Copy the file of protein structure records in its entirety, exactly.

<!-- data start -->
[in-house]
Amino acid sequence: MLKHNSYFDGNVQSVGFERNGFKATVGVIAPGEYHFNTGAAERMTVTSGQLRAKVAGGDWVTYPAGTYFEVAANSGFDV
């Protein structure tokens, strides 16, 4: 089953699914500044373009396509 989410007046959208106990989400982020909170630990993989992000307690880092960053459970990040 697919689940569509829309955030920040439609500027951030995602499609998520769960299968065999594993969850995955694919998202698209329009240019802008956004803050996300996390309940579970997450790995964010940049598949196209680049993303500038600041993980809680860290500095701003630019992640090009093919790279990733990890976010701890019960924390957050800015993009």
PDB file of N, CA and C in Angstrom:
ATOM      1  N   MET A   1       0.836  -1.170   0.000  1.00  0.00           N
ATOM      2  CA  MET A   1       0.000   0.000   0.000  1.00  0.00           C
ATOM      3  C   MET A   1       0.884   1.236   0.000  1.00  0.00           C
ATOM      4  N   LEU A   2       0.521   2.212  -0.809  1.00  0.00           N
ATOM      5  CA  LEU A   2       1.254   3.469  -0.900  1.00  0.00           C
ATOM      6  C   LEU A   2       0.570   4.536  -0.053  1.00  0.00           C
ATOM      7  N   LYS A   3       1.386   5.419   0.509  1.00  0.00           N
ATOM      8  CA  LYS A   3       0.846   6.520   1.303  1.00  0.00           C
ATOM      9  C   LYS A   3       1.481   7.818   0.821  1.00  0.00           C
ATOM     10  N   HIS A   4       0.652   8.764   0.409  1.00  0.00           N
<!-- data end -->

[in-house]
Amino acid sequence: MLKHNSYFDGNVQSVGFERNGFKATVGVIAPGEYHFNTGAAERMTVTSGQLRAKVAGGDWVTYPAGTYFEVAANSGFDV
């Protein structure tokens, strides 16, 4: 089953699914500044373009396509 989410007046959208106990989400982020909170630990993989992000307690880092960053459970990040 697919689940569509829309955030920040439609500027951030995602499609998520769960299968065999594993969850995955694919998202698209329009240019802008956004803050996300996390309940579970997450790995964010940049598949196209680049993303500038600041993980809680860290500095701003630019992640090009093919790279990733990890976010701890019960924390957050800015993009």
PDB file of N, CA and C in Angstrom:
ATOM      1  N   MET A   1       0.836  -1.170   0.000  1.00  0.00           N
ATOM      2  CA  MET A   1       0.000   0.000   0.000  1.00  0.00           C
ATOM      3  C   MET A   1       0.884   1.236   0.000  1.00  0.00           C
ATOM      4  N   LEU A   2       0.521   2.212  -0.809  1.00  0.00           N
ATOM      5  CA  LEU A   2       1.254   3.469  -0.900  1.00  0.00           C
ATOM      6  C   LEU A   2       0.570   4.536  -0.053  1.00  0.00           C
ATOM      7  N   LYS A   3       1.386   5.419   0.509  1.00  0.00           N
ATOM      8  CA  LYS A   3       0.846   6.520   1.303  1.00  0.00           C
ATOM      9  C   LYS A   3       1.481   7.818   0.821  1.00  0.00           C
ATOM     10  N   HIS A   4       0.652   8.764   0.409  1.00  0.00           N